Surgery in Degenerative Spondylolisthesis: Does fusion improve outcome in subgroups? A secondary analysis from a randomized trial (NORDSTEN trial)
Hellum, Christian; Rekeland, Frode Gurvin; Småstuen, Milada Cvancarova; Solberg, Tore; Hermansen, Erland; Storheim, Kjersti; Brox, Jens Ivar; Furunes, Håvard; Franssen, Eric; Weber, Clemens; Brisby, Helena; Grundnes, Oliver; Robert Hector Algaard, Knut; Bøker, Tordis; Banitalebi, Hasan; Indrekvam, Kari; Austevoll, Ivar Magne
Peer reviewed, Journal article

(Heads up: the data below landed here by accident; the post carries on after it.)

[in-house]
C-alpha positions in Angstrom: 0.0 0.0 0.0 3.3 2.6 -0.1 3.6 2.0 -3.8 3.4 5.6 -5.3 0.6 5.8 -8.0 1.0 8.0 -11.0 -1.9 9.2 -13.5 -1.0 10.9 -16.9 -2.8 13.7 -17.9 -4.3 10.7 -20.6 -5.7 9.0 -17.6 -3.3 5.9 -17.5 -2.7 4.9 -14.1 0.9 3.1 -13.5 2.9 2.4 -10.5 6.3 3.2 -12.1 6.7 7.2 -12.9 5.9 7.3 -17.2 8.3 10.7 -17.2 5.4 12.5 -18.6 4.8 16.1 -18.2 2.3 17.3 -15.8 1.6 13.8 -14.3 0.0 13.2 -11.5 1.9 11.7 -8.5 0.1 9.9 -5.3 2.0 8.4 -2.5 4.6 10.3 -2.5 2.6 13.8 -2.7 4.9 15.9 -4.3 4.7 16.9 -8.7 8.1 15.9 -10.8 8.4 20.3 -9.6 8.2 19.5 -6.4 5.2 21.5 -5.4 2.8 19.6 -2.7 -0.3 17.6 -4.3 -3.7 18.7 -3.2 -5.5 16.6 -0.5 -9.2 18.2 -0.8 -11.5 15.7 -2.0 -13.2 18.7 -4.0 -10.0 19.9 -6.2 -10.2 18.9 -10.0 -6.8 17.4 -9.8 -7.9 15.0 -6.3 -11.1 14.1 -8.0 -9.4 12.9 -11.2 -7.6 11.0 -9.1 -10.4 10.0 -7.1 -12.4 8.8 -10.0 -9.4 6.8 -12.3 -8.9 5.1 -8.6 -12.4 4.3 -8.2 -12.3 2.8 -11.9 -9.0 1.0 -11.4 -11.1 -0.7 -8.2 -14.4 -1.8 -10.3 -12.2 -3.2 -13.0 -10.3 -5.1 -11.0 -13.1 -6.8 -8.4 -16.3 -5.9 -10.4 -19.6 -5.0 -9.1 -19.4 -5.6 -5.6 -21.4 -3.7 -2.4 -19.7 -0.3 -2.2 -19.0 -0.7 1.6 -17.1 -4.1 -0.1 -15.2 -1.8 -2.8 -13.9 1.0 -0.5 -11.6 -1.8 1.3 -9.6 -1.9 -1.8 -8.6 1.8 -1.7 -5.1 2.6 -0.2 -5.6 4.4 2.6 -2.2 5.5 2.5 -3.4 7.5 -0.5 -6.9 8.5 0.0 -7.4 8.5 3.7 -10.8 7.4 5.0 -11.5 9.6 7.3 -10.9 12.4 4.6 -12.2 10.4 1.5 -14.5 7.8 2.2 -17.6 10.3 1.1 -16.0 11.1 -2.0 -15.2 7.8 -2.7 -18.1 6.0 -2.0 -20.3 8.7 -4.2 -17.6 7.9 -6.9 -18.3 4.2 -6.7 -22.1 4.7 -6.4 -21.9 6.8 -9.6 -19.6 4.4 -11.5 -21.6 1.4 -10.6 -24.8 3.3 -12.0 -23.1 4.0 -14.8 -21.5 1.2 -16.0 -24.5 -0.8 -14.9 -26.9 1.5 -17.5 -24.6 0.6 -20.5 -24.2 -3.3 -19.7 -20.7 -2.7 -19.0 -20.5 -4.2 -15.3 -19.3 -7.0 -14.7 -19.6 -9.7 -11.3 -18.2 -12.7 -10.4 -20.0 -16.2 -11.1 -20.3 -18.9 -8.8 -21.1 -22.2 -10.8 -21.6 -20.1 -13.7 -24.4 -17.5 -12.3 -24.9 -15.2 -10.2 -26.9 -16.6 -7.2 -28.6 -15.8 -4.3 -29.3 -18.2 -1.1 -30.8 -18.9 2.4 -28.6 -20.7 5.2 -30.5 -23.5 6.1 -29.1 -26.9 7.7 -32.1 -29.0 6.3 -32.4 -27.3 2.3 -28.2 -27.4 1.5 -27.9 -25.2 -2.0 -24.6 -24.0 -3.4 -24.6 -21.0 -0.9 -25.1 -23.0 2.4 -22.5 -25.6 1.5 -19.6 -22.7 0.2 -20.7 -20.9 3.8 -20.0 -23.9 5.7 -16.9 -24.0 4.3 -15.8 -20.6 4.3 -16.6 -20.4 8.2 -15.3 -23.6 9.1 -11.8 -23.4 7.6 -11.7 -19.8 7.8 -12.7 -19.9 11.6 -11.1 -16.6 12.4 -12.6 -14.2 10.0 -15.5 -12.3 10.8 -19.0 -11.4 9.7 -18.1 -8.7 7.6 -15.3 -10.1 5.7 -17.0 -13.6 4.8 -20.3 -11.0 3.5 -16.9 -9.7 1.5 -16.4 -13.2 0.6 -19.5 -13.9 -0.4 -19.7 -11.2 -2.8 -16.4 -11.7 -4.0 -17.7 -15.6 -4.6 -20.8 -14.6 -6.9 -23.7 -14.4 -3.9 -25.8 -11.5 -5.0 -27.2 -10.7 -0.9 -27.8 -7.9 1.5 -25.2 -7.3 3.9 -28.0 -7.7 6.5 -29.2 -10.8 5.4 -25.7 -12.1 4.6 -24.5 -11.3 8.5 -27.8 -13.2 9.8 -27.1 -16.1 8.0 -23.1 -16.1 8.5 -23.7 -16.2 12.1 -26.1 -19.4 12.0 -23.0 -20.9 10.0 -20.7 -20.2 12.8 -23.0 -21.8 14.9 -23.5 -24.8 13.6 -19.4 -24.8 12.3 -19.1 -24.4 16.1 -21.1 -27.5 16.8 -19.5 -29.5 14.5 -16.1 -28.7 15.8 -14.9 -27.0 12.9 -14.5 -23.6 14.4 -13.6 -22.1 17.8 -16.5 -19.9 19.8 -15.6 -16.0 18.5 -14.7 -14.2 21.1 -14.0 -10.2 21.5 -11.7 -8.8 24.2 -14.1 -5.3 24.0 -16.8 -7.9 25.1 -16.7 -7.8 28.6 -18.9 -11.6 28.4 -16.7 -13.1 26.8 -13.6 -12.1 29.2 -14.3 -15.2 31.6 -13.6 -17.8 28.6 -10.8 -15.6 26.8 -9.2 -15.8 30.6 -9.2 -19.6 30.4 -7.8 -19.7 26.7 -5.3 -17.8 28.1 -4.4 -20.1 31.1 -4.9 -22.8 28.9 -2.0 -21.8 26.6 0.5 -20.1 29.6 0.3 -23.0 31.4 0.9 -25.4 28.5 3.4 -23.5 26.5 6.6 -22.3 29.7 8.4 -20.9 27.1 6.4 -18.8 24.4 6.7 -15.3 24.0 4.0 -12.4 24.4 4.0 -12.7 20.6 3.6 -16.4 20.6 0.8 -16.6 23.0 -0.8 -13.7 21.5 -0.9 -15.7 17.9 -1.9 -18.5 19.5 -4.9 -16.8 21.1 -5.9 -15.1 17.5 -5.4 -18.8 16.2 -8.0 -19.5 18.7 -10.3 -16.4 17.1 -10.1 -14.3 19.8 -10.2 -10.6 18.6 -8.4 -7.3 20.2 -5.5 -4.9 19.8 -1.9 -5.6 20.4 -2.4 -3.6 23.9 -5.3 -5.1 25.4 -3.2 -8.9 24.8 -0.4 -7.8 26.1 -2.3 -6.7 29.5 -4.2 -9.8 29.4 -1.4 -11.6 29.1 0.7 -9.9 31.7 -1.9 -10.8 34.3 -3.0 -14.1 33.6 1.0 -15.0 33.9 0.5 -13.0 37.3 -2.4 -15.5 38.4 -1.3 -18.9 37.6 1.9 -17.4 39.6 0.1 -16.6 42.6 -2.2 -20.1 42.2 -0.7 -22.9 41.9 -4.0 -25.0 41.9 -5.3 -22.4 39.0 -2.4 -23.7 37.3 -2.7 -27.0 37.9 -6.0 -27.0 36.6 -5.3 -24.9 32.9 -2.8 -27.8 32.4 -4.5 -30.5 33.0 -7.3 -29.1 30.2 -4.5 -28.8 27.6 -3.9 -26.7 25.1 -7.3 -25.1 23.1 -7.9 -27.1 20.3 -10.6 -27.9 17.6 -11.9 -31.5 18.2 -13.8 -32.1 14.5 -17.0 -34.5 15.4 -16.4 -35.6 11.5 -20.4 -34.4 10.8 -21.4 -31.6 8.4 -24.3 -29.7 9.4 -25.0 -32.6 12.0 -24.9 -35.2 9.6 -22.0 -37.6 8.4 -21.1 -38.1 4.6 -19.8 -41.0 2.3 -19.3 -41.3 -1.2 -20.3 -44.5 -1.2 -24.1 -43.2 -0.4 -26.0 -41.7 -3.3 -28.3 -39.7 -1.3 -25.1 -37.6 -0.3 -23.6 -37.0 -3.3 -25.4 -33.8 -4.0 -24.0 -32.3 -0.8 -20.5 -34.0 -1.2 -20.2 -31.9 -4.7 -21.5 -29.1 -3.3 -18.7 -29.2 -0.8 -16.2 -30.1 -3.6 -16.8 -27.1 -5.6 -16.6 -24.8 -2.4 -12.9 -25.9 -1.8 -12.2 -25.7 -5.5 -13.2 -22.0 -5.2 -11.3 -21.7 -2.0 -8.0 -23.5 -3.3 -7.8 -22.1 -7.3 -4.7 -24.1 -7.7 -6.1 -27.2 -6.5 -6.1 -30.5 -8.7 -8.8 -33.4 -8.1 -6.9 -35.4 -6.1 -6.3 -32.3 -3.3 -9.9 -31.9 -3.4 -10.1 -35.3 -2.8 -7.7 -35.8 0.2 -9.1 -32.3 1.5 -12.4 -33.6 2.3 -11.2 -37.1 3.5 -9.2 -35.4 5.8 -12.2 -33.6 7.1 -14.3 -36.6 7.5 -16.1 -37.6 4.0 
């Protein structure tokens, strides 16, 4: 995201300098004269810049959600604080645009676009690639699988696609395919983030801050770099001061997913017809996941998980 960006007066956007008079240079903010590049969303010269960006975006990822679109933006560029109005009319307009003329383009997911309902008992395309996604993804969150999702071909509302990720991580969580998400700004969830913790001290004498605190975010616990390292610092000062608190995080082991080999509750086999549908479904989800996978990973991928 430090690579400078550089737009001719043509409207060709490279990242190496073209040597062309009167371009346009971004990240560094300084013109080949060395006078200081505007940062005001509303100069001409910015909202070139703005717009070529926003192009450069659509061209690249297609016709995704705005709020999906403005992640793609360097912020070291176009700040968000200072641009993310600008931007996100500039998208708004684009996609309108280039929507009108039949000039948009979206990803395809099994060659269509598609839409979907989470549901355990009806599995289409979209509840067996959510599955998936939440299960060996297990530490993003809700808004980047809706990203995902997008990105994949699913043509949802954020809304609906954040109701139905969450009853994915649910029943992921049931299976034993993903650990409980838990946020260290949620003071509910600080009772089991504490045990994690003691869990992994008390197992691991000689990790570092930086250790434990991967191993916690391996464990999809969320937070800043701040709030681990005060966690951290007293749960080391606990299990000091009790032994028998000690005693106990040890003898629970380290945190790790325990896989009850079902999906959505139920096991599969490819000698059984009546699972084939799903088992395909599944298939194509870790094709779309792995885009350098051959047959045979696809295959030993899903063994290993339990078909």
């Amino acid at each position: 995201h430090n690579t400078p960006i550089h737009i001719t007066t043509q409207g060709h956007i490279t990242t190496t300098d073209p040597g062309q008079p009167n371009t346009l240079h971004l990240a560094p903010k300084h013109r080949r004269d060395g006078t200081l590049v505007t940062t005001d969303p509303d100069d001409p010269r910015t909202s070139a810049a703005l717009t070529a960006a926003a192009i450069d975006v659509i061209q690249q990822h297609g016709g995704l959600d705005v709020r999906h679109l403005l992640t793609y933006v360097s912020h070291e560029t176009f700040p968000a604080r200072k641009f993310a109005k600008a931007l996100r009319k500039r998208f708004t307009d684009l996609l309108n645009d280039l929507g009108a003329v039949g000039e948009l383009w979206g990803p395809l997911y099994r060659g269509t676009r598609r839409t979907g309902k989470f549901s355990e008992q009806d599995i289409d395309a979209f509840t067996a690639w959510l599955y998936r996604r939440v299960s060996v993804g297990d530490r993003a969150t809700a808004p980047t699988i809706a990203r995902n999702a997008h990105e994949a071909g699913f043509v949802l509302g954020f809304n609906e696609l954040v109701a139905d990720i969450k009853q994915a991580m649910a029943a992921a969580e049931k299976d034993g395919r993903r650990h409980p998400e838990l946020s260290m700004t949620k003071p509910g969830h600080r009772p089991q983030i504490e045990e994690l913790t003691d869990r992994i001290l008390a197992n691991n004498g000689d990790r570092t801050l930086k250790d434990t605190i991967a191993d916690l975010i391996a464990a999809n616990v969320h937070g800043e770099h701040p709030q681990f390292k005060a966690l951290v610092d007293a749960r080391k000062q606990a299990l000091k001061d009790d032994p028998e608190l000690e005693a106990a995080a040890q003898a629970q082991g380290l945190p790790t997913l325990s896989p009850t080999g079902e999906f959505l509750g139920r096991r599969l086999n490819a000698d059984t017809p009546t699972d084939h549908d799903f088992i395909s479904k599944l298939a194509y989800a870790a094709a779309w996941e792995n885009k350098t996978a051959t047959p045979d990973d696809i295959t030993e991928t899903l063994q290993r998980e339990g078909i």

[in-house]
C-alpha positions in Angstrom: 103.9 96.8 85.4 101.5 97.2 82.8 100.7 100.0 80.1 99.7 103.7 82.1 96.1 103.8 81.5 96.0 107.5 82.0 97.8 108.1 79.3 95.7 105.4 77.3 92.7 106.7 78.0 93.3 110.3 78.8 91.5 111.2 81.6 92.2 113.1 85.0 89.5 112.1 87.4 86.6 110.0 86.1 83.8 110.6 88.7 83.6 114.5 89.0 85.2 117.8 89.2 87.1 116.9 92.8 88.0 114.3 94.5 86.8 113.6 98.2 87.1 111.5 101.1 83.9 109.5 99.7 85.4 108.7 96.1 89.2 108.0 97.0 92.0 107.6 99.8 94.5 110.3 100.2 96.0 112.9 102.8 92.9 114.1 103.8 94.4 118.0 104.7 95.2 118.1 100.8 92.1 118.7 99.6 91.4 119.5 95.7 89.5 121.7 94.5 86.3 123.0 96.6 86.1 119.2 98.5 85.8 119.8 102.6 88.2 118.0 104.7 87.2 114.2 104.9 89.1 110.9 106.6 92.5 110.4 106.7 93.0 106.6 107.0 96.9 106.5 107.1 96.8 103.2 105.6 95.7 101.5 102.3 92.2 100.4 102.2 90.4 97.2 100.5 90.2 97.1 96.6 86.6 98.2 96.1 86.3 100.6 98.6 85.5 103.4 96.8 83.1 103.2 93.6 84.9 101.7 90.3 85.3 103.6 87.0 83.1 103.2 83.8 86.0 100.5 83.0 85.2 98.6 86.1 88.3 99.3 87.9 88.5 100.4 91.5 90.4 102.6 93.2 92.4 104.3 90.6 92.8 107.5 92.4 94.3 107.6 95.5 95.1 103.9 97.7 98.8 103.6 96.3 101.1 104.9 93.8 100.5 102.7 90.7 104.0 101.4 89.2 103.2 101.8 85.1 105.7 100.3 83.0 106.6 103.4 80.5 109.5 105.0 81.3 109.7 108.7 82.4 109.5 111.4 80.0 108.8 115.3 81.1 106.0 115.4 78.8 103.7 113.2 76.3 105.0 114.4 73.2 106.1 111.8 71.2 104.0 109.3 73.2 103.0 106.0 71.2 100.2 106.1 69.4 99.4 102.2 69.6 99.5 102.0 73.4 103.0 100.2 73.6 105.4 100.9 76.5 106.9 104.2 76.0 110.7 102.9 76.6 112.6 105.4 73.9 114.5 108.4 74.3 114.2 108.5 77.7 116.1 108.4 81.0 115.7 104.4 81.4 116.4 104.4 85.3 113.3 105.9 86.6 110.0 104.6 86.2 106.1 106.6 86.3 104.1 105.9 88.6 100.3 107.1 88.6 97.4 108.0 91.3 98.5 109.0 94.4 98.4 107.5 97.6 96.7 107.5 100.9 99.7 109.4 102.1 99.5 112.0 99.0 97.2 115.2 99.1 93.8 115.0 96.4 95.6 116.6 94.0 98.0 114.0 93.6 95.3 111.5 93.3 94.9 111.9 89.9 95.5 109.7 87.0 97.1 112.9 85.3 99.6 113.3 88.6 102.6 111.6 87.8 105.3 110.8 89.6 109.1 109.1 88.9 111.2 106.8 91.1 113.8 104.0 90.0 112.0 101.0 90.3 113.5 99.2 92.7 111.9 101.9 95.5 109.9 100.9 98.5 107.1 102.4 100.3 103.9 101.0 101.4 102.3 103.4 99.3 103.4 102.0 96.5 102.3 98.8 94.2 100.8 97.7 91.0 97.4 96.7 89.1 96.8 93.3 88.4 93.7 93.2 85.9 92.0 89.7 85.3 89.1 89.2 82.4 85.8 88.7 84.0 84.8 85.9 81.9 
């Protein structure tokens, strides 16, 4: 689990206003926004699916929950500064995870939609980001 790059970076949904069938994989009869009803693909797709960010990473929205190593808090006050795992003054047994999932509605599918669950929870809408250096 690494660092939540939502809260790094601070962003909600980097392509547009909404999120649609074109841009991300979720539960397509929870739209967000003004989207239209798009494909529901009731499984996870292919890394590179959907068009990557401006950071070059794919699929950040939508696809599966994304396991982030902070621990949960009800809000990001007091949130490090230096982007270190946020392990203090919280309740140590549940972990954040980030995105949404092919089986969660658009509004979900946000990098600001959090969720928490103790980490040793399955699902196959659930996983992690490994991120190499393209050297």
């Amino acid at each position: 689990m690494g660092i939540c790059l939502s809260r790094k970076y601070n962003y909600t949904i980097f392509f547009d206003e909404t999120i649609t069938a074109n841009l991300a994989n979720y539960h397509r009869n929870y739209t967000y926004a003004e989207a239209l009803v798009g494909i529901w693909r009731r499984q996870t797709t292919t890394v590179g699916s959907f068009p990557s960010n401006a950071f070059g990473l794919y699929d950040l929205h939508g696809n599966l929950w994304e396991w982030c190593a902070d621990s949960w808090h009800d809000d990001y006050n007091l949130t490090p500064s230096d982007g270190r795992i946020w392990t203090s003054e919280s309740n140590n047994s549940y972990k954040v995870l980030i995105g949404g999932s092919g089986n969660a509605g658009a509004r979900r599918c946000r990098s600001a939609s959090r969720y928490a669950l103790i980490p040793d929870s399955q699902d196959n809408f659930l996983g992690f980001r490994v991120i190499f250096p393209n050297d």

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BACKGROUND CONTEXT: Patients with spinal stenosis and degenerative spondylolisthesis are treated surgically with decompression alone or decompression with fusion. However, there is debate regarding which subgroups of patients may benefit from additional fusion. PURPOSE: To investigate possible treatment effect modifiers and prognostic variables among patients operated for spinal stenosis and degenerative spondylolisthesis. DESIGN: A secondary exploratory study using data from the Norwegian Degenerative Spondylo- listhesis and Spinal Stenosis (NORDSTEN-DS) trial. Patients were randomized to decompression alone or decompression with instrumented fusion. PATIENT SAMPLE: The sample in this study consists of 267 patients from a randomized multi- center trial involving 16 hospitals in Norway. Patients were enrolled from February 12, 2014, to December 18, 2017. The study did not include patients with degenerative scoliosis, severe forami- nal stenosis, multilevel spondylolisthesis, or previous surgery. OUTCOME MEASURES: The primary outcome was an improvement of ≥ 30% on the Oswestry Disability Index score (ODI) from baseline to 2-year follow-up. METHODS: When investigating possible variables that could modify the treatment effect, we ana- lyzed the treatment arms separately. When testing for prognostic factors we analyzed the whole cohort (both treatment groups). We used univariate and multiple regression analyses. The selection of variables was done a priori, according to the published trial protocol. RESULTS: Of the 267 patients included in the trial (183 female [67%]; mean [SD] age, 66 [7.6] years), complete baseline data for the variables required for the present analysis were available for 205 of the 267 individuals. We did not find any clinical or radiological variables at baseline that modified the treatment effect. Thus, none of the commonly used criteria for selecting patients for fusion surgery influenced the chosen primary outcome in the two treatment arms. For the whole cohort, less comorbidity (American Society of Anesthesiologists Classification [ASA], OR = 4.35; 95% confidence interval (CI [1.16−16.67]) and more preoperative leg pain (OR = 1.23; CI [1.02 −1.50]) were significantly associated with an improved primary outcome. CONCLUSIONS: In this study on patients with degenerative spondylolisthesis, neither previously defined instability criteria nor other pre-specified baseline variables were associated with better clinical outcome if fusion surgery was performed. None of the analyzed variables can be applied to guide the decision for fusion surgery in patients with degenerative spondylolisthesis. For both treat- ment groups, less comorbidity and more leg pain were associated with improved outcome 2 years after surgery.